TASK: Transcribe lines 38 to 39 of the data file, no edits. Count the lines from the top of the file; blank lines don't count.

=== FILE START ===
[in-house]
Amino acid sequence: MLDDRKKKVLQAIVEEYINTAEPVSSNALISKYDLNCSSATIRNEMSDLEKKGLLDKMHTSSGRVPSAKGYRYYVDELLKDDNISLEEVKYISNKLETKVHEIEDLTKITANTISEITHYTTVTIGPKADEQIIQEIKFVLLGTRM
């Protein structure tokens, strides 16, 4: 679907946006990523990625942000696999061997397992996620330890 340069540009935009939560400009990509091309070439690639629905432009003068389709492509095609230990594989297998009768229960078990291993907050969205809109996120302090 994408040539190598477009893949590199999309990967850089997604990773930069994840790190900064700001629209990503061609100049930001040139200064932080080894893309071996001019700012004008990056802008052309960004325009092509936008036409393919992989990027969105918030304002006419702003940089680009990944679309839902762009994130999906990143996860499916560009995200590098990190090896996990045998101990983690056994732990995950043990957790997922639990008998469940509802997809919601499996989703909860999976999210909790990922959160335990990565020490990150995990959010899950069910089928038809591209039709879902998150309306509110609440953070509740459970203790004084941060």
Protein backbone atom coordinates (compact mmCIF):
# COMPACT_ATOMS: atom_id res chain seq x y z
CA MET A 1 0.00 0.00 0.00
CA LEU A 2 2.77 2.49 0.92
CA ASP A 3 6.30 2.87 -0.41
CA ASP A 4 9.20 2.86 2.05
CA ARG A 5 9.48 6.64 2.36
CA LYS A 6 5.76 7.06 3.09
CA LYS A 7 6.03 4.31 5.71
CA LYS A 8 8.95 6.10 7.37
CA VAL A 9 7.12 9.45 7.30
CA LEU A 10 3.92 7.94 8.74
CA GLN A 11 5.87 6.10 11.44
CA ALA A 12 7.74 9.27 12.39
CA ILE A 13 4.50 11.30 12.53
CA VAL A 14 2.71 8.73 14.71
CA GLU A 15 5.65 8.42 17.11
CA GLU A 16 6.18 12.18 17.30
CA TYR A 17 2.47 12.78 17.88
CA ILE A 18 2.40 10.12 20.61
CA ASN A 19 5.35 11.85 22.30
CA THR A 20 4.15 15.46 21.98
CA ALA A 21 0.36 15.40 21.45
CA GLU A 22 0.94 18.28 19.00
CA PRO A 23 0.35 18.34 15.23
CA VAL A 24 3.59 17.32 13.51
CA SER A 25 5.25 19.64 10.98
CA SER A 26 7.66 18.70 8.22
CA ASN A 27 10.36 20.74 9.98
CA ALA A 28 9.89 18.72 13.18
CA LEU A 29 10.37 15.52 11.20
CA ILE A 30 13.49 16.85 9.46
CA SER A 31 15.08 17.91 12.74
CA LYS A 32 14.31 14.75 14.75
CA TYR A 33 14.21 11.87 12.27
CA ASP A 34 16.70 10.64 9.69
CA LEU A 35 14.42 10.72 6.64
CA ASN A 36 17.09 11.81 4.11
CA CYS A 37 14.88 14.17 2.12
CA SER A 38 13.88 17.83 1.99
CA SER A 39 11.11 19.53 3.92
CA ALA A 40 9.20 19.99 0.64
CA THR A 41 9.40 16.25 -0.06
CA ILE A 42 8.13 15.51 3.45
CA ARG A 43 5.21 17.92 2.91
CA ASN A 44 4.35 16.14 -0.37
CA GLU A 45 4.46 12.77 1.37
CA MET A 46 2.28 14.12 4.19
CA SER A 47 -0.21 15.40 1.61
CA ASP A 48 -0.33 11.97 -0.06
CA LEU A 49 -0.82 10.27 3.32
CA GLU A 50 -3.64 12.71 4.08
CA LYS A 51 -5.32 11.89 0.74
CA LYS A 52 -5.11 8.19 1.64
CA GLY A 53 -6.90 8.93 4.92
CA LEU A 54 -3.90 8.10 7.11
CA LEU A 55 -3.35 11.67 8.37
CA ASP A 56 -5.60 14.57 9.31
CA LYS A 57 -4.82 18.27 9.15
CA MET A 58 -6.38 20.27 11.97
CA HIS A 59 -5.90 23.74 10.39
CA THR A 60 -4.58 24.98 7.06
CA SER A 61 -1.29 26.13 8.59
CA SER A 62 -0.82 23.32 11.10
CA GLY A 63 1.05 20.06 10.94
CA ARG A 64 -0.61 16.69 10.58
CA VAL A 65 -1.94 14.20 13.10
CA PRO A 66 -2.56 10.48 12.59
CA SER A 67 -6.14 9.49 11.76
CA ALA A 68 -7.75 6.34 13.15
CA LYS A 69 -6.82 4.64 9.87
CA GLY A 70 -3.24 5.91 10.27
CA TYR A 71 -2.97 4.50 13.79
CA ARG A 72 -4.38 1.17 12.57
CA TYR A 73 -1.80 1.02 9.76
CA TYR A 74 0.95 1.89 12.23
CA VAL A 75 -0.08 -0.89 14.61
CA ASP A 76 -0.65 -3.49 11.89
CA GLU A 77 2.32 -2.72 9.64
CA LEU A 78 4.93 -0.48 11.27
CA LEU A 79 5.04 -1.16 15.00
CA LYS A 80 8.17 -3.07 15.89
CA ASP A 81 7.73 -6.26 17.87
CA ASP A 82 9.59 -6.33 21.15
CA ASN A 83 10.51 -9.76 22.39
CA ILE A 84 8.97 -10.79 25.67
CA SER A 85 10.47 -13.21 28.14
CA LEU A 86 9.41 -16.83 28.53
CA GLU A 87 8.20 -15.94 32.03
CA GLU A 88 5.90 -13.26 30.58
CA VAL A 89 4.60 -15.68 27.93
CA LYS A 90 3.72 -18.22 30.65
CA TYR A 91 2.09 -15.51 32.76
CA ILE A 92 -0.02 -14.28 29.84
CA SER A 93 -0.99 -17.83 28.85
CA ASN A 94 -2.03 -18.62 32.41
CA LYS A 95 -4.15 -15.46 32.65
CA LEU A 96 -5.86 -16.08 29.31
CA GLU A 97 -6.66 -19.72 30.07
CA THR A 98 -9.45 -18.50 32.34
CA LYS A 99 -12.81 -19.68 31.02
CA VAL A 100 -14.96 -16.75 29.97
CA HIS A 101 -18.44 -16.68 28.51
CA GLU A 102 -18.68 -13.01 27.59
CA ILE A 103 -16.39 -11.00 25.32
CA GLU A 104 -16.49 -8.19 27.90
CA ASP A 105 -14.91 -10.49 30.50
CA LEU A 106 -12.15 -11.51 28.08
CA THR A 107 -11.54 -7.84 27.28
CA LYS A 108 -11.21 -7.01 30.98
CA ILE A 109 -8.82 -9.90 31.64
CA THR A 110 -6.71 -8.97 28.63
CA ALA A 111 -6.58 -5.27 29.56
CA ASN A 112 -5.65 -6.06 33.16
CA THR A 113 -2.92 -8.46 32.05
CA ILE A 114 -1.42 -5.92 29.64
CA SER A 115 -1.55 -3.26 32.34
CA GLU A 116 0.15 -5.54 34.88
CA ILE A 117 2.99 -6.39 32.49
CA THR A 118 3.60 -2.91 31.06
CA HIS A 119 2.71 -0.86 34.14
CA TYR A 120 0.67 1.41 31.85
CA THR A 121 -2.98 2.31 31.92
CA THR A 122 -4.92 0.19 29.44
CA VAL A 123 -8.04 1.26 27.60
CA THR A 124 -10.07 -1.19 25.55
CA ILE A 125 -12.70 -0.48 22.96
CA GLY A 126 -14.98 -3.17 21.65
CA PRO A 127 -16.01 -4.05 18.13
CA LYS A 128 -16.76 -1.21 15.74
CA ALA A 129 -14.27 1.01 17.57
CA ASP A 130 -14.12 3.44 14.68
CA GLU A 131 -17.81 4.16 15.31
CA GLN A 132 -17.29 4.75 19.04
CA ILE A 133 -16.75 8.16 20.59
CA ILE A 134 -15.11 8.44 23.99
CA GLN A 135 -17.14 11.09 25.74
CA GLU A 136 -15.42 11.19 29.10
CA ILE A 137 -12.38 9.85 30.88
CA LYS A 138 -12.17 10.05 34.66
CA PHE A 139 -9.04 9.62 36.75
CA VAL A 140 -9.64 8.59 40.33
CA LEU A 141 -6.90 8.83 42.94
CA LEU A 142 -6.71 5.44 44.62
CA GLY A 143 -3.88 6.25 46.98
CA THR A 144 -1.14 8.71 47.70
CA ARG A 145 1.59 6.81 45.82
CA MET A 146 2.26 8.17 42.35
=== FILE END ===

CA TYR A 33 14.21 11.87 12.27
CA ASP A 34 16.70 10.64 9.69